Pruning is an unavoidable part of gardening, whether you have flowers, vegetables, or fruit trees.
And when it comes to lemon trees, it ensures you have a large harvest and a healthy tree that will produce fruits year after year.
However, you can’t just snip off branches without a plan. There are some guidelines you should follow and mistakes to avoid in order to get the best possible result.
Here they are!
1. Trim Them After Harvest
The first thing you should be aware of when pruning lemon trees is that you should do it immediately after harvest.
Flower buds which turn into lemons the following years form shortly after picking the fruit, and you should prune your tree before that happens or you’ll end up with no lemons the next season.
And pruning time really depends on the variety. Some lemon trees are ready for harvest in the summer, while others ripen in winter or spring.
2. Prune Branches Back To The Collar
If your lemon tree has overgrown and you want to reduce its size, you should cut the long branches all the way to the collar – a slightly swollen part of the limb located near the trunk.
This will allow your tree to heal quickly. If you make a cut closer to the trunk than this, or further away, the wound will heal more slowly, putting your tree at risk of getting an infection or pest infestation.
3. Apply The 3-Cut Method On Long Branches
A common mistake to avoid when pruning trees and shrubs is removing large branches in a single cut. This will make it break and peel the bark, causing great harm to your tree.
Instead, apply the 3-cut method. Make the first incision on the bottom side and about 1/3 deep and 1-2 feet away from the spot where it connects to another branch or trunk.
The second incision should be a little further out than the first one. And in the last one, you just need to remove the stump.
Here are some tips that can help you out:
4. Prune Unhealthy Wood
Dead and diseased branches are a breeding ground for pests and diseases, which is why you should remove them as soon as you notice them.
Monitor your trees frequently, especially after harsh winds and storms, which can break the limbs.
Additionally, frost damage isn’t uncommon and cold can damage the inner tissue of the plant, causing the vegetation to turn brown or black. (1)
If this happens, prune the limbs damaged by frost all the way to the healthy wood or the part with healthy leaves.
Finally, branches infested with pests or infected by disease are far less common, but they can occur. You should remove them and treat the tree with organic pesticide and fungicide (or whatever the cure for the disease that has afflicted your lemon tree is).
5. Chop Off The Shoots Around The Trunk
Fast-growing sprouts appearing around the lemon tree trunk may look impressive and give you hope for more fruits in the following seasons.
However, they are usually water sprouts or suckers and won’t bear any fruit. Therefore, you should remove them before they turn woody and deplete your tree of nutrients, moisture, and energy.
While they’re young, you can easily pluck them by hand, while you will need pruners to remove the woody ones.
Note: Young trees produce more suckers than older ones, so monitor them frequently and remove the water sprouts as they appear.
6. Shape The Tree Into A Dome (If You Want)
You can prune your lemon tree into a dome if you want it to be more attractive, but that’s certainly not a must.
If you want to control its size and shape it, keep it around 7-10 feet tall and 10-15 feet wide. This will make the harvest and any future pruning a breeze.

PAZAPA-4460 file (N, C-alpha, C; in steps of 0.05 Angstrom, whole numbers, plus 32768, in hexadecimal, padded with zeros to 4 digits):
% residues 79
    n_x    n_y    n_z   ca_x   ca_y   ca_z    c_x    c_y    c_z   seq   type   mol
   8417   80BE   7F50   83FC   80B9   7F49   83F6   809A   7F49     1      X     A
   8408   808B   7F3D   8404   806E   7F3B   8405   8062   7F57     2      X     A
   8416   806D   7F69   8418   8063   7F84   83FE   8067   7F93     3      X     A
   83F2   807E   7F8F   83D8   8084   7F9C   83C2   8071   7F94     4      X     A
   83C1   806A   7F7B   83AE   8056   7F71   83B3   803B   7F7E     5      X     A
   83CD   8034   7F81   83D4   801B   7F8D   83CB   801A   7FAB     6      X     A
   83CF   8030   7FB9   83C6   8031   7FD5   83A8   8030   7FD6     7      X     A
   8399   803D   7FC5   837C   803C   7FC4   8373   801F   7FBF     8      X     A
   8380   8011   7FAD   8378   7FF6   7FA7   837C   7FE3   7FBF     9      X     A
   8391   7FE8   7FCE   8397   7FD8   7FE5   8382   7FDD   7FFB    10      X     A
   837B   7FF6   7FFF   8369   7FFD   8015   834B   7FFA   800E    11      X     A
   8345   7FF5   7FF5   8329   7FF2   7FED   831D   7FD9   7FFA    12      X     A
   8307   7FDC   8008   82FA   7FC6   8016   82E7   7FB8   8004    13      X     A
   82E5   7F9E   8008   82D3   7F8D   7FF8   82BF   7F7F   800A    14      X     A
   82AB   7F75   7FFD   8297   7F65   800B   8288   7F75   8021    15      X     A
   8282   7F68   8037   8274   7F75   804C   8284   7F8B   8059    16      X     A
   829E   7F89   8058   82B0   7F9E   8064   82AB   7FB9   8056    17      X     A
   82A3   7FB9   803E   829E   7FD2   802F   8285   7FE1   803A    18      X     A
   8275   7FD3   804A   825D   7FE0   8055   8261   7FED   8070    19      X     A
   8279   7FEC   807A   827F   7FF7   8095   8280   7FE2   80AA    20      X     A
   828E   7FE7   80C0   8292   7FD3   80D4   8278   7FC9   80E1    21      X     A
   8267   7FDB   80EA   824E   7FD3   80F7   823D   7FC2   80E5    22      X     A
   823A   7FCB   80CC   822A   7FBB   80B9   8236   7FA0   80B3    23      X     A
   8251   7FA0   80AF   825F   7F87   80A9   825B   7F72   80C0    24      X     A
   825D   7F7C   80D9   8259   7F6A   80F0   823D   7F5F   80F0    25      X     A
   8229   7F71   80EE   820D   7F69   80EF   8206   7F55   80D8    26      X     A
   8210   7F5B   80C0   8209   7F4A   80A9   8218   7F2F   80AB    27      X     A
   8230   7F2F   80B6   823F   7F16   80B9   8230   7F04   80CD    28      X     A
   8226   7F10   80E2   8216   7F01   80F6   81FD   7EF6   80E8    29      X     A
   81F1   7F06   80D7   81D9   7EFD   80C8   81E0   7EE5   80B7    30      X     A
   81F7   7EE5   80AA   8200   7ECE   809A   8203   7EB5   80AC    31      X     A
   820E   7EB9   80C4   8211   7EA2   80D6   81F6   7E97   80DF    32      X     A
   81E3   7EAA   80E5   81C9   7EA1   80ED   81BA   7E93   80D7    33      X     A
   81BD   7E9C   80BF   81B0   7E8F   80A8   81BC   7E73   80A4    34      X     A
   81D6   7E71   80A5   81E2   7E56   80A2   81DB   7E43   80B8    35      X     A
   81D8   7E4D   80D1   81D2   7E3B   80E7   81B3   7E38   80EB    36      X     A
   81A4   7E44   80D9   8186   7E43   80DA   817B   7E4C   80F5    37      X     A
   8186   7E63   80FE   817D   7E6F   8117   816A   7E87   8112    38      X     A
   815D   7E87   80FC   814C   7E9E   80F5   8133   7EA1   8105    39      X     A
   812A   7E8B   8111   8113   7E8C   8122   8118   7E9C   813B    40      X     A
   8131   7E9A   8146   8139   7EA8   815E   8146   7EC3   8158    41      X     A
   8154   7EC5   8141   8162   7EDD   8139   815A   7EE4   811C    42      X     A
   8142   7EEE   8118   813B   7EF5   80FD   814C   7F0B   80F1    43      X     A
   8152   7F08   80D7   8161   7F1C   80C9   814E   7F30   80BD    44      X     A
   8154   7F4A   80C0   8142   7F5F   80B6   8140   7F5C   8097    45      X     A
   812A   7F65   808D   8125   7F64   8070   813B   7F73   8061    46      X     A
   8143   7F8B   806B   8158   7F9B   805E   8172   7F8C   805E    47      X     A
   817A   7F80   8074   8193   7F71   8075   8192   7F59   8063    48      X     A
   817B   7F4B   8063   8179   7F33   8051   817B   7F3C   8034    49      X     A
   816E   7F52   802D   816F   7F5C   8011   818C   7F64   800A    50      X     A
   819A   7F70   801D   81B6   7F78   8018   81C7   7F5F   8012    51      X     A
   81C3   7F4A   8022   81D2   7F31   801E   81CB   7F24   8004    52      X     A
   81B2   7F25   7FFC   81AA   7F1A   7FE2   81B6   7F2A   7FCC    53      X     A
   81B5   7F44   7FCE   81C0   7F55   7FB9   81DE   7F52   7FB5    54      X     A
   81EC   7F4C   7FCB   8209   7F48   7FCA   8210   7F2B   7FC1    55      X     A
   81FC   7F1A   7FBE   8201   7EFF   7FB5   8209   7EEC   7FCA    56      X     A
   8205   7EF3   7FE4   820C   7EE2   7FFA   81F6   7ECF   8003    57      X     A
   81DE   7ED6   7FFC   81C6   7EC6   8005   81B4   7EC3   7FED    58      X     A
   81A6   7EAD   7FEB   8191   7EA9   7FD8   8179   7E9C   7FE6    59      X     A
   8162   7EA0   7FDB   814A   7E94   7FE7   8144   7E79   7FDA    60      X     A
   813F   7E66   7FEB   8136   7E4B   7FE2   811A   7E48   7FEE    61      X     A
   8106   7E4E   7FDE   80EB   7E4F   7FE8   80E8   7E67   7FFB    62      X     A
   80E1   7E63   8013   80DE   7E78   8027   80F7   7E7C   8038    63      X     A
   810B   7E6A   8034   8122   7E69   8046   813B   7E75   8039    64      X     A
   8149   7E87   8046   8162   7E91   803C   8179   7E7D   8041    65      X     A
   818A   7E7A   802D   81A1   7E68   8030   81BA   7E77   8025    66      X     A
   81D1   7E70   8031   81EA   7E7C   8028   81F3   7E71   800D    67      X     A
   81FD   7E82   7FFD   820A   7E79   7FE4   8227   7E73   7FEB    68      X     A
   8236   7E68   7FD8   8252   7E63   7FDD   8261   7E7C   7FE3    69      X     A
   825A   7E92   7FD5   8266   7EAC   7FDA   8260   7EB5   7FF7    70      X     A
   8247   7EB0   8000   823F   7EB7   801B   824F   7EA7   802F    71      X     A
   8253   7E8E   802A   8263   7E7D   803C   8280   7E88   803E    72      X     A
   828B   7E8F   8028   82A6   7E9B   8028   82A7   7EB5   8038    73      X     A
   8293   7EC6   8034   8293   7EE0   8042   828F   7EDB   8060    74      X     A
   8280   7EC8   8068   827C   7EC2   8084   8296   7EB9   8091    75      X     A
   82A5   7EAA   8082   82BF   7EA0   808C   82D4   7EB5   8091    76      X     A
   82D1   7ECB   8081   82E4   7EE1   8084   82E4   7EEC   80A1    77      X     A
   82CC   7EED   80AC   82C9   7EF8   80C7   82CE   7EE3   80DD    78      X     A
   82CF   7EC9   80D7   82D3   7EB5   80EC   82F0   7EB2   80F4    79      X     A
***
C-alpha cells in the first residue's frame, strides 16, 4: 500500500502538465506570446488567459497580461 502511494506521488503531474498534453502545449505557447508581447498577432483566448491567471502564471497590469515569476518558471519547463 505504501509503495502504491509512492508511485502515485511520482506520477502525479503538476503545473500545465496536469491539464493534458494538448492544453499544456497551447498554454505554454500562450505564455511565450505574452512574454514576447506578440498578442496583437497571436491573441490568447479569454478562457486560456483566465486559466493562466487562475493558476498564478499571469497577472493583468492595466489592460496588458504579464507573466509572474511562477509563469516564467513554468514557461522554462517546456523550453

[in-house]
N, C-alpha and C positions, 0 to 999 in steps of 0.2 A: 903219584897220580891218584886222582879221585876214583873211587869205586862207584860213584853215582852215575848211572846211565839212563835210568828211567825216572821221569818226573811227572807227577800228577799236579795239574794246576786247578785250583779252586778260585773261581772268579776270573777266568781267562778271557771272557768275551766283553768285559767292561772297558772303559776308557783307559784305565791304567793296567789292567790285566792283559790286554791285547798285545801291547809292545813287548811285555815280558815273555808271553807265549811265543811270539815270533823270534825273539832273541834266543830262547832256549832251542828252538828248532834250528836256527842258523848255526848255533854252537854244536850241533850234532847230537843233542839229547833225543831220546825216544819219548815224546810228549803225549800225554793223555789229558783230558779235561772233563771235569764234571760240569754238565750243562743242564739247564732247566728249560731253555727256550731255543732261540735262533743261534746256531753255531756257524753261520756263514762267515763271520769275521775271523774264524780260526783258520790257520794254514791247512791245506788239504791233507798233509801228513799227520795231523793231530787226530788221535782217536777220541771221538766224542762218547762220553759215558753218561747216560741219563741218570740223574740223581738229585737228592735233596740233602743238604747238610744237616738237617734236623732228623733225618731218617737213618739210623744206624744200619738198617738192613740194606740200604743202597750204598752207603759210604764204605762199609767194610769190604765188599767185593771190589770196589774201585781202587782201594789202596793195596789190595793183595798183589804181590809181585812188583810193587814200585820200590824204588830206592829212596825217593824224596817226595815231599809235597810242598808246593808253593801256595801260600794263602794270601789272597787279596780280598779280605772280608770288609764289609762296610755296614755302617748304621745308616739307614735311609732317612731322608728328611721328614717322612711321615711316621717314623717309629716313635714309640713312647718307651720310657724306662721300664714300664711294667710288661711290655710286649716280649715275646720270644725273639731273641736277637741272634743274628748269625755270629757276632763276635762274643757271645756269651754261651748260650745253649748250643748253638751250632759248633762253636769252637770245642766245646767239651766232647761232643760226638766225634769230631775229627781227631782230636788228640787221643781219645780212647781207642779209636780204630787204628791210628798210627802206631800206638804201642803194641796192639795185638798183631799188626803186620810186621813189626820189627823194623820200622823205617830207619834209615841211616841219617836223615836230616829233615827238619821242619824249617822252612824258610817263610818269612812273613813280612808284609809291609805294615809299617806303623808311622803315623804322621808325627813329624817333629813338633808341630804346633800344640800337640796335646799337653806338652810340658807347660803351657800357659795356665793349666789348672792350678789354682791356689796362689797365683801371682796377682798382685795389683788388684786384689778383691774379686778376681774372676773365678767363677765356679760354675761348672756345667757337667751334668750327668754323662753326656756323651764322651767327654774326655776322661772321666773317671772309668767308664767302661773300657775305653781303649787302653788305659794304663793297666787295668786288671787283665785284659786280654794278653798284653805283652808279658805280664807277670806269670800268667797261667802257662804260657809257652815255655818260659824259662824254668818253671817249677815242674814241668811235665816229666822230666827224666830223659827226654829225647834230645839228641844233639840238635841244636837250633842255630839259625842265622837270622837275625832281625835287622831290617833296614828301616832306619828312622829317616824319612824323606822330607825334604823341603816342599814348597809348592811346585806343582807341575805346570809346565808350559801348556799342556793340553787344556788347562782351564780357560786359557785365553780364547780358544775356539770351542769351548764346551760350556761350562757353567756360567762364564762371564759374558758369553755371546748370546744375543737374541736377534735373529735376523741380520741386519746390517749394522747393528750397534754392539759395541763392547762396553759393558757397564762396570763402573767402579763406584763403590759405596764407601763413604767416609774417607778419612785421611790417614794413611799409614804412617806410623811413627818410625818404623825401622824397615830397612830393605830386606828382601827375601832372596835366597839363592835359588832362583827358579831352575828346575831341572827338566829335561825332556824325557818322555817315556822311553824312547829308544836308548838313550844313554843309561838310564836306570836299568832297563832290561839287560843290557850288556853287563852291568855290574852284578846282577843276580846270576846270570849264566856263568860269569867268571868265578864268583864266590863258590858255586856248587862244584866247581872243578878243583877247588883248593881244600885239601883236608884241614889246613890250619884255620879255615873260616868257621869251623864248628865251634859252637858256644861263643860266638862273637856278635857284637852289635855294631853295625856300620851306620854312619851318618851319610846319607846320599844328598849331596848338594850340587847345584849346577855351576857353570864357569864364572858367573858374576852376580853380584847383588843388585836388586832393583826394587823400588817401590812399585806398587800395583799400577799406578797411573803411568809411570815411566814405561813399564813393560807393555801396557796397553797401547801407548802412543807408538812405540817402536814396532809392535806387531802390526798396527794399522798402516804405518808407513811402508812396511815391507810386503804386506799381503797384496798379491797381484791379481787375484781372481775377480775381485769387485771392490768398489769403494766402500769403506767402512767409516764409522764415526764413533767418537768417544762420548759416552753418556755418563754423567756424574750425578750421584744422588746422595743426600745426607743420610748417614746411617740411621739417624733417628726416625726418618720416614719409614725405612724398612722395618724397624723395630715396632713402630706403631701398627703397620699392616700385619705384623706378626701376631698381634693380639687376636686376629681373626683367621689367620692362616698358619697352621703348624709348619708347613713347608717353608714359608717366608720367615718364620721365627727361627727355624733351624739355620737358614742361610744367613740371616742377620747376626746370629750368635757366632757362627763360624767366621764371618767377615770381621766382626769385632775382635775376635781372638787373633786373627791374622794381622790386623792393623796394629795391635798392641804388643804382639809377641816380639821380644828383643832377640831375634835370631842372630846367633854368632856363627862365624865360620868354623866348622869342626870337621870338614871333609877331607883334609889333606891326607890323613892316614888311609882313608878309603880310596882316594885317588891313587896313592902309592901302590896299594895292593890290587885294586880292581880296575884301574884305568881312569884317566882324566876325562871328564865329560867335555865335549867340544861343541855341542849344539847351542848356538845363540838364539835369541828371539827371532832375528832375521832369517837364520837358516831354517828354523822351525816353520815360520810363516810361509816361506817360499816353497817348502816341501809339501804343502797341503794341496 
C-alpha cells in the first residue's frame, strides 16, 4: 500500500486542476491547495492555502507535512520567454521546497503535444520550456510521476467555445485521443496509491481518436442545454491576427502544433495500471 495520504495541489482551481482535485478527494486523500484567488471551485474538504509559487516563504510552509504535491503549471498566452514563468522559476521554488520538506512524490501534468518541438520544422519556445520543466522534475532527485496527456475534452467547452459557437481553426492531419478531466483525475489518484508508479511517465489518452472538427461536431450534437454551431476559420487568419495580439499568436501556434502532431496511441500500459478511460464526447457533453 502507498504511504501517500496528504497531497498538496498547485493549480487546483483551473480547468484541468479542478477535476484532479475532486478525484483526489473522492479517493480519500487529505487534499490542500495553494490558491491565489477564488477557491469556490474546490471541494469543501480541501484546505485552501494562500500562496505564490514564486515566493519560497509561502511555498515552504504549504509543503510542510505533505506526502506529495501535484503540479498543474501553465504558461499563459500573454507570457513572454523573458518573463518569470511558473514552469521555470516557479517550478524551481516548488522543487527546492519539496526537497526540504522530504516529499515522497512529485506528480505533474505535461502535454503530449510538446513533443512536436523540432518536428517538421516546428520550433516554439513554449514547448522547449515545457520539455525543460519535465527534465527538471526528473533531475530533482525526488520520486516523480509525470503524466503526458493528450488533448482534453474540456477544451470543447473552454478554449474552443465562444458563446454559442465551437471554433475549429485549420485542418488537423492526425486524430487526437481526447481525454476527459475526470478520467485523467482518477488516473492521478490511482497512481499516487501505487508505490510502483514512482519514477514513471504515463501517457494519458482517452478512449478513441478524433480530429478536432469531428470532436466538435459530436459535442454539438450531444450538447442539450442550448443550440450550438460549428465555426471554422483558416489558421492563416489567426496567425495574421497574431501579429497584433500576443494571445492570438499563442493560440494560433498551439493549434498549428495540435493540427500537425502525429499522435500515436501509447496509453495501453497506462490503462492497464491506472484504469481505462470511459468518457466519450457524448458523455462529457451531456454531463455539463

Additionally, if you have an overgrown lemon tree and want to reduce its size drastically, don’t do it all at once. Instead, remove about a foot of growth once a year for several years.
This method will prevent it from going into shock, will keep it healthy, and won’t dramatically reduce your yield.
7. Prune Lemon Trees Every Year
Once you understand the lemon tree growing stages, you’ll know that you shouldn’t prune newly planted trees, or at least you should do it very rarely.
But once your lemon tree establishes and starts producing fruit, you should trim it every year, right after harvest.
Small cuts made every year won’t result in a smaller yield, in fact they’ll increase it. But if you neglect this chore and only prune your lemon tree every couple of years, you’ll need to do some heavy pruning and remove larger branches. This will reduce your yield the following season.
8. Protect The Exposed Wood From Sunlight
Sunburns are common in young trees, which have a thin bark and cannot handle the direct and hot sunlight. However, even older trees can suffer from sunburns after pruning when branches become more exposed to sunlight. (2)
If there are no leaves to protect the exposed bark, you can apply a mixture of white interior latex diluted to half-strength with water.
Just make sure that it is not oil-based and your trees will be safe from sunburn.
Can You Remove Thorns On Lemon Trees?
Yes, you can safely remove thorns from lemon trees and it won’t affect their growth. However, there are many lemon tree varieties out there. So, if you want to reduce the amount of work you have to do, just get a delicious and thornless cultivar, such as ‘Eureka.’
Can You Save A Dying Lemon Tree By Pruning It?
It really depends on the disease that’s killing your tree. If root rot, for instance, is the cause of your lemon tree dying, pruning the branches won’t do much good. You have to remove the diseased roots, and that could be an issue with a full-grown tree.
But if an infection is attacking the leaves and branches (such as mold or blight), you can remove the infected branches to slow down or completely stop the spread of disease.
1. Zekri, M. et. al. (2019). Freeze Damage Symptoms and Recovery for Citrus. UF IFAS Extension.
2. Perry, E. (2020). Protect Trees from Sunburn. UC ANR: The Stanislaus Sprout.